"Of the more than 180 countries with populations in the low-elevation coastal zone, 130 of them — about 70% — have their largest urban area extending into that zone," adds Bridget Anderson, research associate at Columbia University's Center for International Earth Science Information Network.
"Furthermore, the world's large cities — those with more than 5 million residents — have, on average, one-fifth of their population and one-sixth of their land area within this coastal zone."
Many of the countries with the most people in the 0-10 metre zone are large Asian nations with densely populated river deltas, while many nations with the greatest proportion of their people in the zone are small island states.
"Climate change is not a natural disaster but has largely been caused by wealthy countries emitting greenhouse gases during their industrialisation," says McGranahan. "Yet the poorest countries that have contributed least to the problem are most vulnerable to its effects. It is therefore incumbent on rich nations to help poorer ones to adapt to the changes ahead."
McGranahan and colleagues analysed the GRUMP (Global Rural-Urban Mapping Project) databases of fine-scale information on population and urban extent along with elevation data derived from NASA's Satellite Radar Topography Mission, and World Bank data on national income.
"Carefully combining spatial data layers allows us to calculate the distribution of each country’s population and urban settlements by elevation along a narrow coastal strip of land in most places," notes Balk. "These kinds of estimates are impossible to derive from national-level data."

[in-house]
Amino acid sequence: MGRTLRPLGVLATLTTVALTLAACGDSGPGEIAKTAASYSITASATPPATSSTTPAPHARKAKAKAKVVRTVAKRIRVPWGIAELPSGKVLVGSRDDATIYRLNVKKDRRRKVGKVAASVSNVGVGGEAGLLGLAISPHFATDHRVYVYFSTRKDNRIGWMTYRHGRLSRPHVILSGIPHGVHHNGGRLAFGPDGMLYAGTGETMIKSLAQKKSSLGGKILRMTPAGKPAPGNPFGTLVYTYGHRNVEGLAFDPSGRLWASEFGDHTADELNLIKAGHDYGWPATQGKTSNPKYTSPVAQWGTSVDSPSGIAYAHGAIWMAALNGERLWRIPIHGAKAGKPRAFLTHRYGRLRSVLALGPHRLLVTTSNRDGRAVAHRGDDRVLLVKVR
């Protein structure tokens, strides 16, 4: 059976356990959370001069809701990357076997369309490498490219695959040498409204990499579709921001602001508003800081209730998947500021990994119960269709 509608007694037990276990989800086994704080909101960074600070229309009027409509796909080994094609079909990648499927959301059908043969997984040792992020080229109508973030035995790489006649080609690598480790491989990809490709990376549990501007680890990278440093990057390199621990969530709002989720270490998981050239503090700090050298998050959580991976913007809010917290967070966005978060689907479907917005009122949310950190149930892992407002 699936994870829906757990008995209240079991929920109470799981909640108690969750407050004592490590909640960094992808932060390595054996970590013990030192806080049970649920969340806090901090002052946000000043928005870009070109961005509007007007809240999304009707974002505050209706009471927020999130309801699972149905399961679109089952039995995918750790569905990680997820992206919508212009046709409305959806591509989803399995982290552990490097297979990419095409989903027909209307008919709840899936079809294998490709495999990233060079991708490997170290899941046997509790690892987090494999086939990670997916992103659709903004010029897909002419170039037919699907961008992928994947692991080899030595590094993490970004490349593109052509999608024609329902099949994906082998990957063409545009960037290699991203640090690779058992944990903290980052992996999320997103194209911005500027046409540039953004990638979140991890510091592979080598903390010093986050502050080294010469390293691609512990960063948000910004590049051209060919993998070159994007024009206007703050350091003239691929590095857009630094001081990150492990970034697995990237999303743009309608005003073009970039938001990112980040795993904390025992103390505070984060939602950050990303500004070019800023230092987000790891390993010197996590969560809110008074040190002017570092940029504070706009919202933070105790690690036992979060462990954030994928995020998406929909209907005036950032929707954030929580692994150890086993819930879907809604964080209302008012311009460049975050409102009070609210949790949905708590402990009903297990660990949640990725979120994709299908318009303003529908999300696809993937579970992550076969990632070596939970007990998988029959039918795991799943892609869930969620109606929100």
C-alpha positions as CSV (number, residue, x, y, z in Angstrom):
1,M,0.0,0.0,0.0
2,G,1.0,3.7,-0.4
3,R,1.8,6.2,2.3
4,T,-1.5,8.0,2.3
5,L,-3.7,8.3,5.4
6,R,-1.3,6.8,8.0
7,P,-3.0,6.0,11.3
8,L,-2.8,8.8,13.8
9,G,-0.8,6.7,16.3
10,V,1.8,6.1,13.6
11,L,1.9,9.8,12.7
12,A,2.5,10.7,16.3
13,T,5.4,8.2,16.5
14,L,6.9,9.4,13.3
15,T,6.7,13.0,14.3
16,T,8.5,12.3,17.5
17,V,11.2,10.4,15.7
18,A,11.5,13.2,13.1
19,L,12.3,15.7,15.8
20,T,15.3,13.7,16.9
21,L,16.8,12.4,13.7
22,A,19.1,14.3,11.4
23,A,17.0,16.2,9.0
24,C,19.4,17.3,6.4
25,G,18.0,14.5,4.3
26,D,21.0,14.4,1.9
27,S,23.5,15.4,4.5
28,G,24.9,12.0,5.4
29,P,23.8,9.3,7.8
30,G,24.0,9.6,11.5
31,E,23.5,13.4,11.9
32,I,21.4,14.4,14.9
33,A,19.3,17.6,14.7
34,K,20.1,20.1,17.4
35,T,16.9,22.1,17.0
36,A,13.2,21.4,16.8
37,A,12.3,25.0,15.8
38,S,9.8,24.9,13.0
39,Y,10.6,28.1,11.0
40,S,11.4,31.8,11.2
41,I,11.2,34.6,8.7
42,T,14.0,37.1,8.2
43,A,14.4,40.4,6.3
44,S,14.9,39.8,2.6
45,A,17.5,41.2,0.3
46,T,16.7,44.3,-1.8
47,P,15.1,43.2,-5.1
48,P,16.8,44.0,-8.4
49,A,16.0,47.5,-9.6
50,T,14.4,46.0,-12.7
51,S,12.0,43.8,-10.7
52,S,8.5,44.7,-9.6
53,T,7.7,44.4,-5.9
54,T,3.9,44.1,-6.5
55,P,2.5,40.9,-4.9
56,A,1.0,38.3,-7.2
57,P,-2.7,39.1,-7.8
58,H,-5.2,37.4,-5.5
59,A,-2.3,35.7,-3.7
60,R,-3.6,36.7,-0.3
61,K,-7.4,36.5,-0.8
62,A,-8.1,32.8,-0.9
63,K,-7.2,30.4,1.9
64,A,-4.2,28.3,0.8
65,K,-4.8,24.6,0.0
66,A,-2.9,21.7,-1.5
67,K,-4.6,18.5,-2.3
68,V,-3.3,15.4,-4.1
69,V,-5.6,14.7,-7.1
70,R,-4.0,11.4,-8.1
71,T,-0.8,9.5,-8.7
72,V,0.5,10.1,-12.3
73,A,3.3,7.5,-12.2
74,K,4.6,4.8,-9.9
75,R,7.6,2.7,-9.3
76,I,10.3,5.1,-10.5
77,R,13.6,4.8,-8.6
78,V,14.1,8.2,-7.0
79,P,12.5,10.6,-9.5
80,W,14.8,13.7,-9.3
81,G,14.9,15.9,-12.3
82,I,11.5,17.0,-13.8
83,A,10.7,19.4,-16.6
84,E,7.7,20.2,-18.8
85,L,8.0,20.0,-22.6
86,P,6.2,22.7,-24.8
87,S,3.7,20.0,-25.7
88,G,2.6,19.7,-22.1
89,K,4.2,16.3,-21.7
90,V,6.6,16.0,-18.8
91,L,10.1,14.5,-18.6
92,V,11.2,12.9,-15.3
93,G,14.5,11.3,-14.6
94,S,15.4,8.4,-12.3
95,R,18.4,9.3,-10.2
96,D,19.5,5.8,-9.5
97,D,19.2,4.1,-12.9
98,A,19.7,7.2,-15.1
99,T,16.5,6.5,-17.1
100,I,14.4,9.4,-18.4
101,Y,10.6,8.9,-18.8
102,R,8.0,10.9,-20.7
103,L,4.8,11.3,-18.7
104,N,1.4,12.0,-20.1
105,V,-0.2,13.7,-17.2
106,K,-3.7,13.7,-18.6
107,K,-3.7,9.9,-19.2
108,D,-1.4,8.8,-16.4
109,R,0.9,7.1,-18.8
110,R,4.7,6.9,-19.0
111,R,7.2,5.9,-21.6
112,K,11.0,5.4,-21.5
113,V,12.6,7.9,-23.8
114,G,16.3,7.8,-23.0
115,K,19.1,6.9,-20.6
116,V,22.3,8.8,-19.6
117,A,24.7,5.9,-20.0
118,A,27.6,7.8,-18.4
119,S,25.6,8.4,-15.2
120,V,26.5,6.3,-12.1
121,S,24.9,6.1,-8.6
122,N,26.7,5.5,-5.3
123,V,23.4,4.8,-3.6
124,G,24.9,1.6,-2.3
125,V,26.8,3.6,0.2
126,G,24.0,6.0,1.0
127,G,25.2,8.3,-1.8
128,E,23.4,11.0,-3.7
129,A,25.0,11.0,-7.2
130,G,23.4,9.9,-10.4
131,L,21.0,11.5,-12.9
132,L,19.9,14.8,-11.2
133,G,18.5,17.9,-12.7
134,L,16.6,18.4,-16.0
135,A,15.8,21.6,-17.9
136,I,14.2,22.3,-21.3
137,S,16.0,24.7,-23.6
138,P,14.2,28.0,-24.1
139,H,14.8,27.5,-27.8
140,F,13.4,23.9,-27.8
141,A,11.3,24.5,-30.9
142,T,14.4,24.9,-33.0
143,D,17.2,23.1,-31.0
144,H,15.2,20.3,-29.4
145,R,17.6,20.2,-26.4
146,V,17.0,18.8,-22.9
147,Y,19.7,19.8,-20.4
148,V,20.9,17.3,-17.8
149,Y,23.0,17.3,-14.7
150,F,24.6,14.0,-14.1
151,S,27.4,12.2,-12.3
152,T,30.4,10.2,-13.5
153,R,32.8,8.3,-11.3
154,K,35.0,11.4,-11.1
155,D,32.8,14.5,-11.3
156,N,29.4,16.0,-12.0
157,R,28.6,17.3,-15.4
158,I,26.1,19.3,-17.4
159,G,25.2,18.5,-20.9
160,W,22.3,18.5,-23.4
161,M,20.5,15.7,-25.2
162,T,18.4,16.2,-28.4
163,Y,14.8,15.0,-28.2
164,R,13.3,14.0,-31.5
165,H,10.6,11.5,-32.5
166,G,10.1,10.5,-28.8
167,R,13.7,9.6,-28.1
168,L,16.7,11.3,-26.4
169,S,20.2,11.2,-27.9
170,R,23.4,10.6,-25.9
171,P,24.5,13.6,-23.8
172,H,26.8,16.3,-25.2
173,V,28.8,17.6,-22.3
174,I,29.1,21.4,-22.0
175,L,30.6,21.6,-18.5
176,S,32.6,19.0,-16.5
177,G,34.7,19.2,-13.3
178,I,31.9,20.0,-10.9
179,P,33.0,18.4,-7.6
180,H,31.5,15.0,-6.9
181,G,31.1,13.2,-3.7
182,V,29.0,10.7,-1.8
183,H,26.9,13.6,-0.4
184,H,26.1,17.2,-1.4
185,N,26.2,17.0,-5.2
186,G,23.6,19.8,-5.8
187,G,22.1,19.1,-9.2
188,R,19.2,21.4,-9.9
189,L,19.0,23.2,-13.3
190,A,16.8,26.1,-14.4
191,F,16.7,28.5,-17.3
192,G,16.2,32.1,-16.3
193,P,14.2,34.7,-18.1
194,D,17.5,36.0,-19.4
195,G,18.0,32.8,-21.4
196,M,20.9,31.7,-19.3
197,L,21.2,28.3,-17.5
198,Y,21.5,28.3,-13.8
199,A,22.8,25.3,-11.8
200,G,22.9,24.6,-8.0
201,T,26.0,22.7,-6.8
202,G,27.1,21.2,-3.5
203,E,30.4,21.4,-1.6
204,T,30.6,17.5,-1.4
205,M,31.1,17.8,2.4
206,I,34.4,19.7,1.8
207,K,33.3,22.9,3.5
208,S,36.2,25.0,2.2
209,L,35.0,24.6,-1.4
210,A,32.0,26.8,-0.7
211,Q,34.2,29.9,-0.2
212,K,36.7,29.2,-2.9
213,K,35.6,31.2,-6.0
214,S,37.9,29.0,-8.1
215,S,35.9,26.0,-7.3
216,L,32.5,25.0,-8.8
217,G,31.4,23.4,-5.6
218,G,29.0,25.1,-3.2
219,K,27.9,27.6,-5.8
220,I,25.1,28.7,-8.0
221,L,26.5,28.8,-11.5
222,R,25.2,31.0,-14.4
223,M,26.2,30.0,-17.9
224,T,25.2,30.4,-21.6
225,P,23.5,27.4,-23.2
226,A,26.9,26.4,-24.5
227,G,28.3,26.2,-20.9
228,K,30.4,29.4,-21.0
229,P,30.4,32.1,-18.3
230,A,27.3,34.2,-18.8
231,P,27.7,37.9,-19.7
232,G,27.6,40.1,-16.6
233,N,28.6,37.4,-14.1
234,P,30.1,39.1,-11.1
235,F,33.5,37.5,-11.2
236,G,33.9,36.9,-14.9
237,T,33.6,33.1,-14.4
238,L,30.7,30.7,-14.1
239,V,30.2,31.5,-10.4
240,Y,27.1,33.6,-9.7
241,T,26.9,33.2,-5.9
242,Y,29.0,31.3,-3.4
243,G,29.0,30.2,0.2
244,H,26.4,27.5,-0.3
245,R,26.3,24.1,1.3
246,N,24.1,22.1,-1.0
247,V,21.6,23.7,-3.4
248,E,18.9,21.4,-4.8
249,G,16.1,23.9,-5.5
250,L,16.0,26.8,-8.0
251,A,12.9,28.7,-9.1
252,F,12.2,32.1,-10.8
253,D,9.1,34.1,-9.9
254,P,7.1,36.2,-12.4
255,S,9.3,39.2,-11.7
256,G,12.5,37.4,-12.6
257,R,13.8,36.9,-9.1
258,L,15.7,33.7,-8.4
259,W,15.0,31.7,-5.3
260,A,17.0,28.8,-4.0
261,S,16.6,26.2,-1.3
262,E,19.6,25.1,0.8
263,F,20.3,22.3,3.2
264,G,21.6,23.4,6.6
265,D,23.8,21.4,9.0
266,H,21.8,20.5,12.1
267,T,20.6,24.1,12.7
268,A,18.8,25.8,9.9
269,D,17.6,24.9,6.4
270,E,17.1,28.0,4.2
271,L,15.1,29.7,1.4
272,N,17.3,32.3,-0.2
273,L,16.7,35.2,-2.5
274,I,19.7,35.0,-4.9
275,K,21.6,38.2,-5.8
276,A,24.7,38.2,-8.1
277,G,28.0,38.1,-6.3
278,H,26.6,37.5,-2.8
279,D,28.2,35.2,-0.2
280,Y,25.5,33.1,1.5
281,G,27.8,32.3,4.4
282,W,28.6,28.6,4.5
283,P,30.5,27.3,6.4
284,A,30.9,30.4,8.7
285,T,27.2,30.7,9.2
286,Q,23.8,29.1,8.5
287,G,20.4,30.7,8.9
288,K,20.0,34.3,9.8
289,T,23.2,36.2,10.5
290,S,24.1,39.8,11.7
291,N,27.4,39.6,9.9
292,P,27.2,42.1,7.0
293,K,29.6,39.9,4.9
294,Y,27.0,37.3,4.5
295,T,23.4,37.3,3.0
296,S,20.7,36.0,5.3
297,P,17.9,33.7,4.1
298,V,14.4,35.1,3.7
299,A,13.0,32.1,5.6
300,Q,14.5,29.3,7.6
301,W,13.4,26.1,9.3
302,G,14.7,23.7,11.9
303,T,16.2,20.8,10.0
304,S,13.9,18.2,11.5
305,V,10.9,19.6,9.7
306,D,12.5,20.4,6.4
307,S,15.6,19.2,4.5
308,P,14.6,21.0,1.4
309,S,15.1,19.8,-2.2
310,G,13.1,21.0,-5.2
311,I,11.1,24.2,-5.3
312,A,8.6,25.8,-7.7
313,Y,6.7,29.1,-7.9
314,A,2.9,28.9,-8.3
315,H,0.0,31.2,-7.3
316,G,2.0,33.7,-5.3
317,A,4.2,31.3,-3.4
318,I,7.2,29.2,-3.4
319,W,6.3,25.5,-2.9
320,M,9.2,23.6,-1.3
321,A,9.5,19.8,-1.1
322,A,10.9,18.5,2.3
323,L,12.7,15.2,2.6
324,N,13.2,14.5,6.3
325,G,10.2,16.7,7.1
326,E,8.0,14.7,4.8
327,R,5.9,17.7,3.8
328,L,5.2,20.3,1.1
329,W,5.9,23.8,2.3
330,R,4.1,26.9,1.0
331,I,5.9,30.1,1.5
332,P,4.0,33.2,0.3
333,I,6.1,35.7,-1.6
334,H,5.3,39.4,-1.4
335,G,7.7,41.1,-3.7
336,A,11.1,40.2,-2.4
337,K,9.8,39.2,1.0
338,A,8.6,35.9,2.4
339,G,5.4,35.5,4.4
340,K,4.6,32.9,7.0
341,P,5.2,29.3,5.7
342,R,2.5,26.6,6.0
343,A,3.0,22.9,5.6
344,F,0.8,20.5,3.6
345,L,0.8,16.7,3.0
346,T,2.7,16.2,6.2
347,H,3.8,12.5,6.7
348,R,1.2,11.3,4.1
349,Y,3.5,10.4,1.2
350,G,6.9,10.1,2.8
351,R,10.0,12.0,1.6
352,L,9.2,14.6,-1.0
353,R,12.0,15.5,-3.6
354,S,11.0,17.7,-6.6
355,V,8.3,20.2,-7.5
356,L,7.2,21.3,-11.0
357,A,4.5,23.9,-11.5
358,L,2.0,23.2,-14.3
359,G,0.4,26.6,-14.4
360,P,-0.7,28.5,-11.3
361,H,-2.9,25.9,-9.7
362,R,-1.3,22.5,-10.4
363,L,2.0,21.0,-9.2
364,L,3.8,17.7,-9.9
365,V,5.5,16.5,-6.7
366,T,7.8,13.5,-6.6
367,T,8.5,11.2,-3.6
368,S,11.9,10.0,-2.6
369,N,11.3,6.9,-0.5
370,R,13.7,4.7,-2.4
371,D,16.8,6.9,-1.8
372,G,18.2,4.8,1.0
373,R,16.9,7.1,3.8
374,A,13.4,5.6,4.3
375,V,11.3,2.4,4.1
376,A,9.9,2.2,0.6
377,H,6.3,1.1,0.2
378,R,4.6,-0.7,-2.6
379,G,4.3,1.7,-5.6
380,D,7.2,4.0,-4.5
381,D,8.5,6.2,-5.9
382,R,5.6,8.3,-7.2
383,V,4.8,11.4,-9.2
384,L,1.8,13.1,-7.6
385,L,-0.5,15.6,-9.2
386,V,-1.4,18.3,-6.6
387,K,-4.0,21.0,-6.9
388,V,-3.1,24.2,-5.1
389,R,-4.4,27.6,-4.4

"The ability to map both human activities and environmental conditions globally has revolutionary possibilities – and is very timely given the emergence of global environmental challenges such as climate change."
Between 1994 and 2004, about one-third of the 1,562 flood disasters, half of the 120,00 people killed and 98% of the two million people affected by flood disasters were in Asia.
Between 1990 and 2000, the populations in the 0-10 metre zones of Bangladesh and China grew at more than twice the national population growth rate.
The ten countries with the largest number of people living within ten metres of the average sea level are: China (143,888,000); India (63,188,000); Bangladesh (62,524,000); Vietnam (43,051,000); Indonesia (41,610,000); Japan (30,477,000); Egypt (25,655,000); United States (22,859,000); Thailand (16,468,000); and the Philippines (13,329,000).
The ten countries with the largest share of their population living within ten metres of the average sea level are: Bahamas (88%); Suriname (76%); Netherlands (74%); Vietnam (55%); Guyana (55%); Bangladesh (46%); Djibouti (41%); Belize (40%); Egypt (38%); and the Gambia (38%).
The above post is reprinted from materials provided by International Institute for Environment and Development. Note: Materials may be edited for content and length.